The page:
The decade was seen as a decade of serious cultural conflict.
It can be shown that there was liberal ideology that also played a part in this historical era.
On the 18th August 1920 Tennessee became the last state that was required to ratify the Nineteenth Amendment thus giving women the right to vote. A new woman was born and it became more acceptable socially for women to smoke and drink openly in public. It was fashionable for women to cut their hair short, wear makeup which had always been deemed to mean a woman was loose and take risks. These women were known as flappers and jazz was the music that they danced to, a sound that the older generation considered to be wild. In the May edition of the Atlantic Monthly it was written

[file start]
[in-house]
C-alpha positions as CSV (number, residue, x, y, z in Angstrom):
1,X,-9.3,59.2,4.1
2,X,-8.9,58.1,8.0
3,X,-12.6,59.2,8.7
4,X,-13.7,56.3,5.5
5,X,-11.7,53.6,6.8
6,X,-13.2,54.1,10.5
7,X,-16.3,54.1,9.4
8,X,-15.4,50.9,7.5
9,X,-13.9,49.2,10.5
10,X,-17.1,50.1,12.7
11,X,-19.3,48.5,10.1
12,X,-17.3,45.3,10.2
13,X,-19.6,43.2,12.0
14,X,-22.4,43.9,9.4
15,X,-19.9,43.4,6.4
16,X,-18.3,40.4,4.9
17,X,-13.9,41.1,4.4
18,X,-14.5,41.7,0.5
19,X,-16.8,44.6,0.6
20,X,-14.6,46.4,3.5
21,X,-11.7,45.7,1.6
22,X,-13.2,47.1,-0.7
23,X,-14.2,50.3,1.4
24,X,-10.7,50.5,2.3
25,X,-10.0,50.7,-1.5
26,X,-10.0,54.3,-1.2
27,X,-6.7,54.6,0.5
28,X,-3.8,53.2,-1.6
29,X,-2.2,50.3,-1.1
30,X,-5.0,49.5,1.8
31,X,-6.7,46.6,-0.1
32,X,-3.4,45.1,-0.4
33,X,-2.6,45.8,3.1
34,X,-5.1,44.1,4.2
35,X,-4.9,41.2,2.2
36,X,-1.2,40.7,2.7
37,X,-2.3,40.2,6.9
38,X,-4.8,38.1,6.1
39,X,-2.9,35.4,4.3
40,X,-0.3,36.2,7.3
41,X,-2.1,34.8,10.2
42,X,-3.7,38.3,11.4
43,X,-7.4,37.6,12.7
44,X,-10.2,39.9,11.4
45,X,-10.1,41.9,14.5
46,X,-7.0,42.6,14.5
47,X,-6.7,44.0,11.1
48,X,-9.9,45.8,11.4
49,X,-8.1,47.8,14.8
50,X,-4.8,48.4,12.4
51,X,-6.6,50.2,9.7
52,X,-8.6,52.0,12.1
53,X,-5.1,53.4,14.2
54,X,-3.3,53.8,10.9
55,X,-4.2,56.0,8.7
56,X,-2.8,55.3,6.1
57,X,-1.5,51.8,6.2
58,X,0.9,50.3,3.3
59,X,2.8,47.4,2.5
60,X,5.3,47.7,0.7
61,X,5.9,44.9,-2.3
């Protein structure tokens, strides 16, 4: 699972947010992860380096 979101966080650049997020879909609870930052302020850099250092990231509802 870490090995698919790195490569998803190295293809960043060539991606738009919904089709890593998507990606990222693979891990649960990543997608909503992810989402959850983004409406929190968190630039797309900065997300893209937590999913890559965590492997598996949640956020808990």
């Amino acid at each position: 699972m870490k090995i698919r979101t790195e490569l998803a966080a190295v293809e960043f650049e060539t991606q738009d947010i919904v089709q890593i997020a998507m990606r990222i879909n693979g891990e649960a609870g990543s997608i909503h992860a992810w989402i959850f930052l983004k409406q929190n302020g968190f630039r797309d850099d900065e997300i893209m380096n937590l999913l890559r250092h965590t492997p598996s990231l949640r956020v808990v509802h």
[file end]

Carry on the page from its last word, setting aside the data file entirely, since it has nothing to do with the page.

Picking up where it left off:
"Flappers trot like foxes, limp like lame ducks, one-step like cripples, and all to the barbaric yawp of strange instruments which transform the whole scene into a moving-picture of a fancy ball in bedlam." 1
'They found themselves expected to settle down into the humdrum routine of American life as if nothing had happened, to accept the moral dicta of elders who seemed to them still to be living in a Pollyanna land of rosy ideals which the war had killed for them. They couldn't do it, and they very disrespectfully said so.'2
The liberation of the flappers was a stark contrast to the conservative cultural nature of the times. ...